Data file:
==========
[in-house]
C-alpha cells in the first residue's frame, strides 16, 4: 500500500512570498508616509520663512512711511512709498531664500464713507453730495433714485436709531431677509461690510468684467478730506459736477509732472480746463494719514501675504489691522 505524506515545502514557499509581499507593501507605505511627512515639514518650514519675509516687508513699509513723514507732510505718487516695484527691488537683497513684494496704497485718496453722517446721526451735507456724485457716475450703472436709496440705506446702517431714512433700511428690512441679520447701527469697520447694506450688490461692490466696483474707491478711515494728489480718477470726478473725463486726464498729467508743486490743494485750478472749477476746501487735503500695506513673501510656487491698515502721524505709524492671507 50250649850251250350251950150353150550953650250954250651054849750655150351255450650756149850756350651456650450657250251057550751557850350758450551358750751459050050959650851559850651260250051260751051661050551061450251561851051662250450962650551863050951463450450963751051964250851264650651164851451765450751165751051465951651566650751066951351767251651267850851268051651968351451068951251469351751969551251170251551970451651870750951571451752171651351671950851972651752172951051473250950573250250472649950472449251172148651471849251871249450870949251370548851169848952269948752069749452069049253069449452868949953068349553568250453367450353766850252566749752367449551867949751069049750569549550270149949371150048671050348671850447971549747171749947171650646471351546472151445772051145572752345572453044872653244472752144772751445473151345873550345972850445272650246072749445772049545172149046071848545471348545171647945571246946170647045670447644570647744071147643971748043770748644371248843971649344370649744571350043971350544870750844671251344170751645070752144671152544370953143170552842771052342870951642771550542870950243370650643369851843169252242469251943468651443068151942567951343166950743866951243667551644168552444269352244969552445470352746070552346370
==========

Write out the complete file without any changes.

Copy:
[in-house]
C-alpha cells in the first residue's frame, strides 16, 4: 500500500512570498508616509520663512512711511512709498531664500464713507453730495433714485436709531431677509461690510468684467478730506459736477509732472480746463494719514501675504489691522 505524506515545502514557499509581499507593501507605505511627512515639514518650514519675509516687508513699509513723514507732510505718487516695484527691488537683497513684494496704497485718496453722517446721526451735507456724485457716475450703472436709496440705506446702517431714512433700511428690512441679520447701527469697520447694506450688490461692490466696483474707491478711515494728489480718477470726478473725463486726464498729467508743486490743494485750478472749477476746501487735503500695506513673501510656487491698515502721524505709524492671507 50250649850251250350251950150353150550953650250954250651054849750655150351255450650756149850756350651456650450657250251057550751557850350758450551358750751459050050959650851559850651260250051260751051661050551061450251561851051662250450962650551863050951463450450963751051964250851264650651164851451765450751165751051465951651566650751066951351767251651267850851268051651968351451068951251469351751969551251170251551970451651870750951571451752171651351671950851972651752172951051473250950573250250472649950472449251172148651471849251871249450870949251370548851169848952269948752069749452069049253069449452868949953068349553568250453367450353766850252566749752367449551867949751069049750569549550270149949371150048671050348671850447971549747171749947171650646471351546472151445772051145572752345572453044872653244472752144772751445473151345873550345972850445272650246072749445772049545172149046071848545471348545171647945571246946170647045670447644570647744071147643971748043770748644371248843971649344370649744571350043971350544870750844671251344170751645070752144671152544370953143170552842771052342870951642771550542870950243370650643369851843169252242469251943468651443068151942567951343166950743866951243667551644168552444269352244969552445470352746070552346370